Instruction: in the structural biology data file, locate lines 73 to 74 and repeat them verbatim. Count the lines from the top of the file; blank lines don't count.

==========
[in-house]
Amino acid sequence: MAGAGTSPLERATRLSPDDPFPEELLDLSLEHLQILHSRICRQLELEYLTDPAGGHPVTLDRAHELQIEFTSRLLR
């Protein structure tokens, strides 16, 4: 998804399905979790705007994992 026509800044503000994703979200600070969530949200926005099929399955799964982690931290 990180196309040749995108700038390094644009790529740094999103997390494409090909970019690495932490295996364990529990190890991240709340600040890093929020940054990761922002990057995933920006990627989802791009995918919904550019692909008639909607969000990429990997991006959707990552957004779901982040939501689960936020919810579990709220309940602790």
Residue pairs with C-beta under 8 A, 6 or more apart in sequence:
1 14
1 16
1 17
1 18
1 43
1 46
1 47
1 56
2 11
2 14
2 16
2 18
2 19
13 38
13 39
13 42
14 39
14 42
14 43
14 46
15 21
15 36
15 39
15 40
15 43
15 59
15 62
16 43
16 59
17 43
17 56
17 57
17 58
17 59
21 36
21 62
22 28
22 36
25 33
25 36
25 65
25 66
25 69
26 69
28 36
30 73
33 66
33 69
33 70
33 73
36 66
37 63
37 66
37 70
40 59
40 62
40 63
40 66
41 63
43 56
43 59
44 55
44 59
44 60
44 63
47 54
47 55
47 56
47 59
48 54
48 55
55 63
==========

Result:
47 59
48 54